By John Pierce

My freshman daughter sent a text yesterday as she was making her way across the expansive University of Georgia campus. The Gideons were everywhere, she said, handing out copies of the New Testament.

“Is that legal on a public university campus?” she asked.

My two-fold response was: Yes, if offered without coercion, and if other religious and non-religious groups are given equal access.

At least that is my take on how the constitutional guarantee of religious liberty plays out in the public arena. During my 13 years of doing campus ministry on state university campuses, I never had one conflict with administrators (and enjoyed many positive experiences) because of that understanding.

It is a perspective that affirms the freedom to openly practice one’s faith while being respectful of others. Therefore, the public practice of faith is done freely but without coercion. And all faith groups have equal access to the public arena.

My daughter said various other groups were scattered about campus as well — but the Gideons were out in massive force.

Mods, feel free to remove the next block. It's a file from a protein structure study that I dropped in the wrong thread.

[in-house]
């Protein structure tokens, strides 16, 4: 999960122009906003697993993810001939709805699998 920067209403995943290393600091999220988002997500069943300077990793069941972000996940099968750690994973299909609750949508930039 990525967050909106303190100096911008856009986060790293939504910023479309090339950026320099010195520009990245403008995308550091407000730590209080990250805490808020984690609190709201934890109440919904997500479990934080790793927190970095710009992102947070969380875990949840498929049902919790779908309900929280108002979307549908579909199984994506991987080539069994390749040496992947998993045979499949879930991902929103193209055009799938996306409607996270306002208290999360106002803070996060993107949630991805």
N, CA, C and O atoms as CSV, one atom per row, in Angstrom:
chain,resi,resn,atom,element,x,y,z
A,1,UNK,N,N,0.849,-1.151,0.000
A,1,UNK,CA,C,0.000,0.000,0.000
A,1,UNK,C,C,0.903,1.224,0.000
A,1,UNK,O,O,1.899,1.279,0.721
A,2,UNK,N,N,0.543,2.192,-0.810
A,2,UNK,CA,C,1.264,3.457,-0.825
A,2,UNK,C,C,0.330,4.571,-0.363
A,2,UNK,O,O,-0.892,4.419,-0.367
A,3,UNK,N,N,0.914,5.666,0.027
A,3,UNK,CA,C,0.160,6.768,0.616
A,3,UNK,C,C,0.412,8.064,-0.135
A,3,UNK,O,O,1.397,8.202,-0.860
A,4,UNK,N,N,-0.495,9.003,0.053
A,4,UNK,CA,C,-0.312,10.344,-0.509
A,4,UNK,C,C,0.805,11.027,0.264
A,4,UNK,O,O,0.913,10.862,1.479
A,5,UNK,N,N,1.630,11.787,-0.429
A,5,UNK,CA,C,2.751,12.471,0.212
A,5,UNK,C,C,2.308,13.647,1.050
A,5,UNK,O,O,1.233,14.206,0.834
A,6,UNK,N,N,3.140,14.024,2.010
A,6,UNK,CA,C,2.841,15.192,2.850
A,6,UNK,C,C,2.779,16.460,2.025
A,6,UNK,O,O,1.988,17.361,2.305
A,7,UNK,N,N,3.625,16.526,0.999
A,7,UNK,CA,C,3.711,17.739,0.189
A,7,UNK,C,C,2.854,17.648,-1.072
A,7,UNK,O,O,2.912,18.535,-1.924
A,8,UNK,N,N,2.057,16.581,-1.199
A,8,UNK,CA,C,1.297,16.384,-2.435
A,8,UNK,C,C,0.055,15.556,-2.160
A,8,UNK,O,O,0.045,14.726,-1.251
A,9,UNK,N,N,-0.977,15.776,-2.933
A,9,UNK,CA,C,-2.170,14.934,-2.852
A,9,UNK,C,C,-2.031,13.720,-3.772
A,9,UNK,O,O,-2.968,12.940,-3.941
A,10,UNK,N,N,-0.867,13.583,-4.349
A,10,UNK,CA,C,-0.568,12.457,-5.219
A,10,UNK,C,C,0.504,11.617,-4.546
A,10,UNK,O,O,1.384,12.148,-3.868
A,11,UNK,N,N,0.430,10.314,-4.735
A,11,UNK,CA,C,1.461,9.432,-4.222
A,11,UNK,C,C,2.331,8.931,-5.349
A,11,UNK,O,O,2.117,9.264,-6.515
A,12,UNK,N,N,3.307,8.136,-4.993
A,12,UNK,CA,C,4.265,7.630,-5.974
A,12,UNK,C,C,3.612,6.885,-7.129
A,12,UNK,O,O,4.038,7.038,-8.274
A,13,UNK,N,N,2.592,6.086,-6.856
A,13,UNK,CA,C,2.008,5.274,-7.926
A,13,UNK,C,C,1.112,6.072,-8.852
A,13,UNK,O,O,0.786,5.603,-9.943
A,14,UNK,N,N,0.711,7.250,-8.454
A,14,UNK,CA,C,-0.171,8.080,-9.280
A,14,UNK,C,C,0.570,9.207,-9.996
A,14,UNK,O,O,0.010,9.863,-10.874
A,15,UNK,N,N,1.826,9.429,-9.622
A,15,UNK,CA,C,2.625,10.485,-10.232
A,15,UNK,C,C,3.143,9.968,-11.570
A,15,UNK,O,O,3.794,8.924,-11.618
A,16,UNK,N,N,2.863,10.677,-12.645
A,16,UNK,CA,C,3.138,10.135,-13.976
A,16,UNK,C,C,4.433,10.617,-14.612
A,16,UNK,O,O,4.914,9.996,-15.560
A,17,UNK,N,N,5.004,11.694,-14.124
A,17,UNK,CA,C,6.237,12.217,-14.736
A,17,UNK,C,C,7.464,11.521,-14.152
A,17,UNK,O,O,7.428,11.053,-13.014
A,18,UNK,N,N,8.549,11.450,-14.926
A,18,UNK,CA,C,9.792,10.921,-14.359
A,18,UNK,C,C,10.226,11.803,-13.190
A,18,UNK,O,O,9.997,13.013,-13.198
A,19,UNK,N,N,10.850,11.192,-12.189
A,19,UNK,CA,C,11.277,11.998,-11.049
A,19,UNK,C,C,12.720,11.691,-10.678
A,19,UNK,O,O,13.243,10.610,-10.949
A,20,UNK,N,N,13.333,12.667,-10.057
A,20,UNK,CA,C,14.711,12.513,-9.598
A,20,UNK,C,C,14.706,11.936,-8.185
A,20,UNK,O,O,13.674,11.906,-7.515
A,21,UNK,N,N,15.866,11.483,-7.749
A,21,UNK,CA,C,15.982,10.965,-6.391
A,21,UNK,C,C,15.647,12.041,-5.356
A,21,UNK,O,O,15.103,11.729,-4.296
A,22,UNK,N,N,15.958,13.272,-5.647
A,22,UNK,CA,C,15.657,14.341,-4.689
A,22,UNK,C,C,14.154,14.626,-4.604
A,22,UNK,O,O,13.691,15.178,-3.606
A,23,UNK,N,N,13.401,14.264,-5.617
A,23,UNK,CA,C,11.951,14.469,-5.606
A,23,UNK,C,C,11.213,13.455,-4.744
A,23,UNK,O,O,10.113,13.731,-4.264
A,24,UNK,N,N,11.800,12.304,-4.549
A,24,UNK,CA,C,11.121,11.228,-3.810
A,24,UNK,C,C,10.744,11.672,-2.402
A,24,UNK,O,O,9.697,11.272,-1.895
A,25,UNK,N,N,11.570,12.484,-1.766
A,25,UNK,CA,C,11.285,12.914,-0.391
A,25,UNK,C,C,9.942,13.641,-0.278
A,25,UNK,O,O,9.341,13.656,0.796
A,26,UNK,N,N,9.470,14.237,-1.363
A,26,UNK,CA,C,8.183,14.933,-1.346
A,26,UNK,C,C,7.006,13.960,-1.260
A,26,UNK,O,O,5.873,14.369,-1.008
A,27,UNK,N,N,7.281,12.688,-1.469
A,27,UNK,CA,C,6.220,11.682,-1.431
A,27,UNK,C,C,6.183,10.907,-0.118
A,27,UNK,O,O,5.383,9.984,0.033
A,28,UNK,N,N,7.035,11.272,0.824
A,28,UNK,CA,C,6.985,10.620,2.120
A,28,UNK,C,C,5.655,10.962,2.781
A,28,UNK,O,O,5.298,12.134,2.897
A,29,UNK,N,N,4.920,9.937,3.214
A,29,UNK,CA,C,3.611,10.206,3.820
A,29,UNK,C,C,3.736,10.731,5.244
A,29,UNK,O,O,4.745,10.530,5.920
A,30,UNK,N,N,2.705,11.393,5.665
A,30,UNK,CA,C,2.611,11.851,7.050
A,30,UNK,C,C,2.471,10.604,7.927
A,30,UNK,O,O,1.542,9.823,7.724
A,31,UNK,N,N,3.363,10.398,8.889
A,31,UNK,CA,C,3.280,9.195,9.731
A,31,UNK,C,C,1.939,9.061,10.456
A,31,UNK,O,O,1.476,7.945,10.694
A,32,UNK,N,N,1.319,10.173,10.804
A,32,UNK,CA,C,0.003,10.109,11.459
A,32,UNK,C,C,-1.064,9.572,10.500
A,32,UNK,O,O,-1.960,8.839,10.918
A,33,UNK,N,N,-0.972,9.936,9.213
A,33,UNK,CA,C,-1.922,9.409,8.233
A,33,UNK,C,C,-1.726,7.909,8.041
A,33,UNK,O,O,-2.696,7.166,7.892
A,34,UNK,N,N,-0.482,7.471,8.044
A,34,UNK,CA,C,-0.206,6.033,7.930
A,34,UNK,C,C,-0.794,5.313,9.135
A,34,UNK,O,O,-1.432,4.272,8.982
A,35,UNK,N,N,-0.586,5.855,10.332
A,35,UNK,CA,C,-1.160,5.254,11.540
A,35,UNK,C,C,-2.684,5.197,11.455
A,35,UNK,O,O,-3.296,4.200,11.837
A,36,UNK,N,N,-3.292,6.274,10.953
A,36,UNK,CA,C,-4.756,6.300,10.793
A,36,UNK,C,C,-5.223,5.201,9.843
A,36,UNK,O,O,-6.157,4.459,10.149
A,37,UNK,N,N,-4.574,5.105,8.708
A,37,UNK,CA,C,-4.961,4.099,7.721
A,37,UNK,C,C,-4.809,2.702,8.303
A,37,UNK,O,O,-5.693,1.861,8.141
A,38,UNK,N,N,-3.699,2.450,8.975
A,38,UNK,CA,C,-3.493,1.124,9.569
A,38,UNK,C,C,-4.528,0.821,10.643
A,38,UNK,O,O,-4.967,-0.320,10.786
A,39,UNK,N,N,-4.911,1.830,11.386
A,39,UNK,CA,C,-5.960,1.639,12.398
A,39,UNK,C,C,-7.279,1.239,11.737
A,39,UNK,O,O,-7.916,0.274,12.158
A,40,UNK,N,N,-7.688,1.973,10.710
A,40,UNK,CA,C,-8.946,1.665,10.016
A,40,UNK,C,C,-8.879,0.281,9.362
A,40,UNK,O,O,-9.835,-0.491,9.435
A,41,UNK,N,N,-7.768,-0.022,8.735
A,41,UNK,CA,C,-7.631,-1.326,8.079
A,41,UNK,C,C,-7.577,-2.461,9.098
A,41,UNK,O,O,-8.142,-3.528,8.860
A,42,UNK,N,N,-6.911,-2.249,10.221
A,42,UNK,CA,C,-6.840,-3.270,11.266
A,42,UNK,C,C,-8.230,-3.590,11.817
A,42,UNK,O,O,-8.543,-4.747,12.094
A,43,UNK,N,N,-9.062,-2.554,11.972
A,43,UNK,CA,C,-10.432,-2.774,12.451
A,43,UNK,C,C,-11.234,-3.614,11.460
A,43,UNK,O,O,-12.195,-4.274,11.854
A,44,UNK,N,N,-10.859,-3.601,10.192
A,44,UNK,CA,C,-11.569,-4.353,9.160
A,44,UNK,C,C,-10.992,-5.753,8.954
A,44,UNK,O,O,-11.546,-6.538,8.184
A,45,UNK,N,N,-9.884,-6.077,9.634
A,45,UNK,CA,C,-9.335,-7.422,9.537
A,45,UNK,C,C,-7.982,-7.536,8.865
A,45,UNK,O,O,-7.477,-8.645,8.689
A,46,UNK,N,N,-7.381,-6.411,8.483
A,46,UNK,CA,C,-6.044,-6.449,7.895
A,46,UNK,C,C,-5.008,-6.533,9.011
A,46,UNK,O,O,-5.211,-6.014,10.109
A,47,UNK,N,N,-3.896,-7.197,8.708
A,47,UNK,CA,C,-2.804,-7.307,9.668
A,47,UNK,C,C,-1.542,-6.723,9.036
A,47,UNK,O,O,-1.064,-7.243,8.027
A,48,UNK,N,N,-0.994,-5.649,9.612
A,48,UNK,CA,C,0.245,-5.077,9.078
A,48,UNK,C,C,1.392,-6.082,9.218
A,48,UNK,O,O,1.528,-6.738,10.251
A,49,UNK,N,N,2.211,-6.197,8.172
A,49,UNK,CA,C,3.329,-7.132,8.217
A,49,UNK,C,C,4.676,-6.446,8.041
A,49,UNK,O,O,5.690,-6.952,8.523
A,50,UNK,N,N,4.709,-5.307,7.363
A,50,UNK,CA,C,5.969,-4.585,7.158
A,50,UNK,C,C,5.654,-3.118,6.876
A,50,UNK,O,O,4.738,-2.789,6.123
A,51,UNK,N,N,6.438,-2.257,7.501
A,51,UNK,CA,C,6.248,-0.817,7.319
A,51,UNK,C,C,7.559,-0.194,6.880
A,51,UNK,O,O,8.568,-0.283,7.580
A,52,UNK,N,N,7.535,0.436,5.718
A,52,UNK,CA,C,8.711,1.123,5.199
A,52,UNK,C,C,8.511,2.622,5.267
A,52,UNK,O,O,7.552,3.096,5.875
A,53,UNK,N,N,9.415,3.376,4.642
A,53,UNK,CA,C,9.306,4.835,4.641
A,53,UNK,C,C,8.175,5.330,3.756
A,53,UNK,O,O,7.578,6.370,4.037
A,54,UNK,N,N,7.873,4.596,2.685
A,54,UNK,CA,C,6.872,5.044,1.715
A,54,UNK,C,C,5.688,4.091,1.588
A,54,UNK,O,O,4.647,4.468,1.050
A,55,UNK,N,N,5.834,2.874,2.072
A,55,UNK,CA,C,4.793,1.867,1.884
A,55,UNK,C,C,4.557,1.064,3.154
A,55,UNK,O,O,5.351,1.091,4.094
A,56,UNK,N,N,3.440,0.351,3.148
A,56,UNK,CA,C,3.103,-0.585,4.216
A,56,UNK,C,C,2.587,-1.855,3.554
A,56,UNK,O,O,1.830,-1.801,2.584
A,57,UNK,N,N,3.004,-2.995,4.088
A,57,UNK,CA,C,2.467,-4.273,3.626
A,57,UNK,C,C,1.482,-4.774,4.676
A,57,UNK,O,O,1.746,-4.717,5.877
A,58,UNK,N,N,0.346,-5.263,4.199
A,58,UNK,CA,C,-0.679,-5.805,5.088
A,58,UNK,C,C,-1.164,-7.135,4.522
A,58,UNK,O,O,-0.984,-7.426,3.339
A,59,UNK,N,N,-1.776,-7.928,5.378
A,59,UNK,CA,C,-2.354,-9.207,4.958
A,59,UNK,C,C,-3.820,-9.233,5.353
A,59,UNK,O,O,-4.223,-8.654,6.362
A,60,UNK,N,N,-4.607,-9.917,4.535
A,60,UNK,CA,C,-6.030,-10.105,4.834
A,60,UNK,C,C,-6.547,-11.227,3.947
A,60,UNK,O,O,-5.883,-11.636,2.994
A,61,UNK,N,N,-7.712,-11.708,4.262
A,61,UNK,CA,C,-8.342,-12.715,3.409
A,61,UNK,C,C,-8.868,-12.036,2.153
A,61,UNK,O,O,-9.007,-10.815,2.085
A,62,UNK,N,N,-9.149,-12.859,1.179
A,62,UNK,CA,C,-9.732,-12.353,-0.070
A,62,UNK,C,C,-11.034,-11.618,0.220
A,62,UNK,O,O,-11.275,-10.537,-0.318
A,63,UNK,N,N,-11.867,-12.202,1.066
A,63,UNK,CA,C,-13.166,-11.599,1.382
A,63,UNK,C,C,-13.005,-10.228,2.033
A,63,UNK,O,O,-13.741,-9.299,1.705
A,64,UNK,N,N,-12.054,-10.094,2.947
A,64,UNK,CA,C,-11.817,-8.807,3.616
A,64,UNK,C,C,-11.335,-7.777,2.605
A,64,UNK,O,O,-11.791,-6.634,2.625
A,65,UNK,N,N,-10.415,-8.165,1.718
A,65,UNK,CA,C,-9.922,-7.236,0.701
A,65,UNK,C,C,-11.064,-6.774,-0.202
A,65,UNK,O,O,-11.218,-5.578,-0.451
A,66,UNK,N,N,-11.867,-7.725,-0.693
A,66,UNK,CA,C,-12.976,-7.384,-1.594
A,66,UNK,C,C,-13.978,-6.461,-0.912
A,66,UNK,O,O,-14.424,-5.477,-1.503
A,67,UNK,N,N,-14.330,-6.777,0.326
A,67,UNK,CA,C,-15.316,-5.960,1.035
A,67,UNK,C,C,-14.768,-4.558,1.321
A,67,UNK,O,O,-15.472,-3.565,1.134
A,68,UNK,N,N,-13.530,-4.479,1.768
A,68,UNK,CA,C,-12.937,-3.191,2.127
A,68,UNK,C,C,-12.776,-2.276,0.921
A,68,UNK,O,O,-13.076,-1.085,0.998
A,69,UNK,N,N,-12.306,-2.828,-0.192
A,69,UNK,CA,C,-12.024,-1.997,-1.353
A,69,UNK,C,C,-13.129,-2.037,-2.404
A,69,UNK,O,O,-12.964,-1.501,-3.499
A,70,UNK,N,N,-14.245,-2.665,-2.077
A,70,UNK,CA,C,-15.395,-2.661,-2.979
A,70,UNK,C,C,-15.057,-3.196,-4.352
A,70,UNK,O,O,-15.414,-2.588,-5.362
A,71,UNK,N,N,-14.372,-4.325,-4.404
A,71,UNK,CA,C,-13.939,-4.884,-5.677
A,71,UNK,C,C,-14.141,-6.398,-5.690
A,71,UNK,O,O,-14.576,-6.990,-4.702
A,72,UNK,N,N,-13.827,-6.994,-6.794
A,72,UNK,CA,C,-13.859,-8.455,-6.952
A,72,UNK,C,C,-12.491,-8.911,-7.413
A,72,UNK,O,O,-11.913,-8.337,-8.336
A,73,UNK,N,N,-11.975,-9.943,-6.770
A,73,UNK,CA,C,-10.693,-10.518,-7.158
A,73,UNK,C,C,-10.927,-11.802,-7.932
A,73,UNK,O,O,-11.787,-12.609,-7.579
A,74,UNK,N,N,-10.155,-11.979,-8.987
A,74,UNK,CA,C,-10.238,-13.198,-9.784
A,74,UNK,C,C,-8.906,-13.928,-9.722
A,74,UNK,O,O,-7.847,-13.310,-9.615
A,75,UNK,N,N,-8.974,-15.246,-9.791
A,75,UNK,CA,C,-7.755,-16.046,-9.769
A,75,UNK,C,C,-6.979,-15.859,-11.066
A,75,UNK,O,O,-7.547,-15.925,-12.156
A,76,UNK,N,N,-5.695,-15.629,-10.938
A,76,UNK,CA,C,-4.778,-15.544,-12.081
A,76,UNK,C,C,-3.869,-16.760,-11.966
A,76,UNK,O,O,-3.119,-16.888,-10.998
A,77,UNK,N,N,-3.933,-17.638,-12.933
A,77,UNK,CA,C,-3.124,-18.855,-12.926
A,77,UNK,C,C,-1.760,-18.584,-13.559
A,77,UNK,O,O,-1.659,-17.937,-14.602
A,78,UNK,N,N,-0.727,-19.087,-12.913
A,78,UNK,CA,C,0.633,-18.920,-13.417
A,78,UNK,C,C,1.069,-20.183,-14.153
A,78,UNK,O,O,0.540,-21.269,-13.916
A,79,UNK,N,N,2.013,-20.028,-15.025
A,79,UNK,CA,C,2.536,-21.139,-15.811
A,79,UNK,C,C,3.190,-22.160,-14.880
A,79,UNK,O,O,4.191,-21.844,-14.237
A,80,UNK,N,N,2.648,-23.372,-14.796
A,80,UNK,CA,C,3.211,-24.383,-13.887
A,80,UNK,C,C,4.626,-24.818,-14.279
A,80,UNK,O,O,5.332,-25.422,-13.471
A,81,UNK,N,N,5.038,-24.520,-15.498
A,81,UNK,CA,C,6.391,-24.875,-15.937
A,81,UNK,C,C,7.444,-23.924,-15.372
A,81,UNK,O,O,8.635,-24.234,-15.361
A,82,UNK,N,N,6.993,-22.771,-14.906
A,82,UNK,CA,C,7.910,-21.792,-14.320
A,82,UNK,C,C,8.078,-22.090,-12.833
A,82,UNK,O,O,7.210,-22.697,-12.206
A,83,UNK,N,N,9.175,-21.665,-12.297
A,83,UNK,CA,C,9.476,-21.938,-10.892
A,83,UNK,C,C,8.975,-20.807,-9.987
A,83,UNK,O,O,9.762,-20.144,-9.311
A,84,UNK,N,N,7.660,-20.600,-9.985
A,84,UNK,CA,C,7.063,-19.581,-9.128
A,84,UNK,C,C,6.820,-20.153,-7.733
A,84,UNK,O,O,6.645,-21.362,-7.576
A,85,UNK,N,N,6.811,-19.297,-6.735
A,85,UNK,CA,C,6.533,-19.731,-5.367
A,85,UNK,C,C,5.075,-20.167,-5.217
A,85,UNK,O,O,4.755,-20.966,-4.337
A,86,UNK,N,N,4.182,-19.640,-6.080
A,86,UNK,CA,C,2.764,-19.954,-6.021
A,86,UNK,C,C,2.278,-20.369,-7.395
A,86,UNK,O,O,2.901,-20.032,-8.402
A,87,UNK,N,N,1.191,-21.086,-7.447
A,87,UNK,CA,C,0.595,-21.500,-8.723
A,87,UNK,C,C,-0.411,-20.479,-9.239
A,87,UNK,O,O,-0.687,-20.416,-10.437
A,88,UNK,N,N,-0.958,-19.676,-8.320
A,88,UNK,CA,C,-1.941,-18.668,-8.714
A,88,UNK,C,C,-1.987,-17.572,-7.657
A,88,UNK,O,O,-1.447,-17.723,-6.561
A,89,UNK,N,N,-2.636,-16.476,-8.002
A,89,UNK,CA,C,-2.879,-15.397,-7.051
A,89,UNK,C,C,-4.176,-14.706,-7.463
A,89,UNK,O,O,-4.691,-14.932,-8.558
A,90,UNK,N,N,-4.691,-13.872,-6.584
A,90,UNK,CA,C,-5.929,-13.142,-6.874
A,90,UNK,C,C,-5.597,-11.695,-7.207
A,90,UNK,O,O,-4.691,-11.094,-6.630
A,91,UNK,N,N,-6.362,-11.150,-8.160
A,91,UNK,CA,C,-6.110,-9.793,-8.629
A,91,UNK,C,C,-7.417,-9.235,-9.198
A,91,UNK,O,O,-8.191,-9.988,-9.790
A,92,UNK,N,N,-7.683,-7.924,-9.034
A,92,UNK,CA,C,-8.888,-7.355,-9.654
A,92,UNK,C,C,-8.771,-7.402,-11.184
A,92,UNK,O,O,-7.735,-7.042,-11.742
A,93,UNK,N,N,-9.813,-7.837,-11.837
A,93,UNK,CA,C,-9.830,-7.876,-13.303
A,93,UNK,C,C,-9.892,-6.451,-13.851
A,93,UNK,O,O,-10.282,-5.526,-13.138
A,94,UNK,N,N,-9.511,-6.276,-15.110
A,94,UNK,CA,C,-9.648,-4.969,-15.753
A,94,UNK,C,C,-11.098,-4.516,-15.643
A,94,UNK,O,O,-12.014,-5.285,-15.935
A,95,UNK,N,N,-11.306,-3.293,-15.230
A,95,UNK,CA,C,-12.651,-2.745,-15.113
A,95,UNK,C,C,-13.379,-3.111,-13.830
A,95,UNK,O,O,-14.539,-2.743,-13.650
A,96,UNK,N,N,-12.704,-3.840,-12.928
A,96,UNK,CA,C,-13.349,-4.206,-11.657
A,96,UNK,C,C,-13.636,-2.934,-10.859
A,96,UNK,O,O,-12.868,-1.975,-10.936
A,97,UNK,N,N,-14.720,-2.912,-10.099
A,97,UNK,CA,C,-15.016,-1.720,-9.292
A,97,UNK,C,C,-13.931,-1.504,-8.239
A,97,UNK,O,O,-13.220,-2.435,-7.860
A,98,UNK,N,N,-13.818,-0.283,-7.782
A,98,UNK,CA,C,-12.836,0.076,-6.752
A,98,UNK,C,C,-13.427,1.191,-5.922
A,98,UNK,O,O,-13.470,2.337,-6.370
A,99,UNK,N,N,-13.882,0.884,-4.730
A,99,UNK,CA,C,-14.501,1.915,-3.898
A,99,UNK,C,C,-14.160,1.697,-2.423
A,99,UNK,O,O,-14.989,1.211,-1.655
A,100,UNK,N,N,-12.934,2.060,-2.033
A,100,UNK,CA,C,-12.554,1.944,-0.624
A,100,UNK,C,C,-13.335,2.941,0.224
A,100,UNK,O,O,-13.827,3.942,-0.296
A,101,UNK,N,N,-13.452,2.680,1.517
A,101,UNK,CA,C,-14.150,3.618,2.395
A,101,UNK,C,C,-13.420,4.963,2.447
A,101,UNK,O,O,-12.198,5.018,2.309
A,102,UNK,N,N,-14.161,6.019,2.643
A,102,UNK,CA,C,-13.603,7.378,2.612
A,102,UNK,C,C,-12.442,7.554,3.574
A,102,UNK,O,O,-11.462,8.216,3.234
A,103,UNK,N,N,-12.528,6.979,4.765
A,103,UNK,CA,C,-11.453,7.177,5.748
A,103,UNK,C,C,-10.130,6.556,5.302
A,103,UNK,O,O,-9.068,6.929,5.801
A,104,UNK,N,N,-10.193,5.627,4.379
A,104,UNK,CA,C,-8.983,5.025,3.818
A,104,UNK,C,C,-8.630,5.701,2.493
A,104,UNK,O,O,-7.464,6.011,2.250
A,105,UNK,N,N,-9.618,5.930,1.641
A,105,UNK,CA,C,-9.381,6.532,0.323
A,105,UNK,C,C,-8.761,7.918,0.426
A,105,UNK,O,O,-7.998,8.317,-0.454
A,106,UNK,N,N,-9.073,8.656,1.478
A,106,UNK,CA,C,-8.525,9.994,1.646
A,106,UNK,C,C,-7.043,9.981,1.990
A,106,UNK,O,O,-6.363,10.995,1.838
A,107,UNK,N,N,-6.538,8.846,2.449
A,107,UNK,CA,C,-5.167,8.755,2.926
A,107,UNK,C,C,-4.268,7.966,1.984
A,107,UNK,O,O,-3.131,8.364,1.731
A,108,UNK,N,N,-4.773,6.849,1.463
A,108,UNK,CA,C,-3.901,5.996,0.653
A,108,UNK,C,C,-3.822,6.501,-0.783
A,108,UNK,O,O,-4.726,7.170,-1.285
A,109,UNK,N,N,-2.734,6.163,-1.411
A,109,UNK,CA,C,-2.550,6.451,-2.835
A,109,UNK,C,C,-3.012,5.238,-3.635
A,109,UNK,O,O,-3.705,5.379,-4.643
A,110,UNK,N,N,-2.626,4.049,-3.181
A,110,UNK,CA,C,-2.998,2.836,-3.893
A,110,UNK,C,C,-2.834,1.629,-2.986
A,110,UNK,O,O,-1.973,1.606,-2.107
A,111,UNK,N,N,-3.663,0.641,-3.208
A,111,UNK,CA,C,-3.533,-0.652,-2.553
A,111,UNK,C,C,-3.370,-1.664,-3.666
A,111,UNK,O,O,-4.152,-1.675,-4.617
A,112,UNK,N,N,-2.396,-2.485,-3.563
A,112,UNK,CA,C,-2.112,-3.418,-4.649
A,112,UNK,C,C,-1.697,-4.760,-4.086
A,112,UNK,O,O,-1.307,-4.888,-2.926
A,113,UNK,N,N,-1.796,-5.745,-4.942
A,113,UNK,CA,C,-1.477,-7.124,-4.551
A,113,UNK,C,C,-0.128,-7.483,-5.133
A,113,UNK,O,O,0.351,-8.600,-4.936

“I just wish they had one table set up like everyone else instead of being there every 10 feet,” she texted back to me — creating an image of students swimming through a sea of New Testaments on their way to classes.

The Gideons do things on a big scale, I told her. Using dedicated volunteers, Gideons International shares millions of Bibles worldwide each year.

“I had a youth minister give me some free-trade chocolate and invite me to his church last week,” my daughter added. “I liked [his approach] better.”

My appreciation for the remarkable work of the Gideons in getting Bibles spread around the world is high — even though many pastors fear few things more than the annual “Gideon speaker” request. So please don’t misconstrue my point here.

But, for what it’s worth, I’m passing along one ground-level perspective that may or may not be helpful to those seeking to be faithful in sharing the Good News in the public arena.

And I’ll wait until my daughter finally comes home from college this coming weekend to ask if she went to the church or just ate the chocolate.

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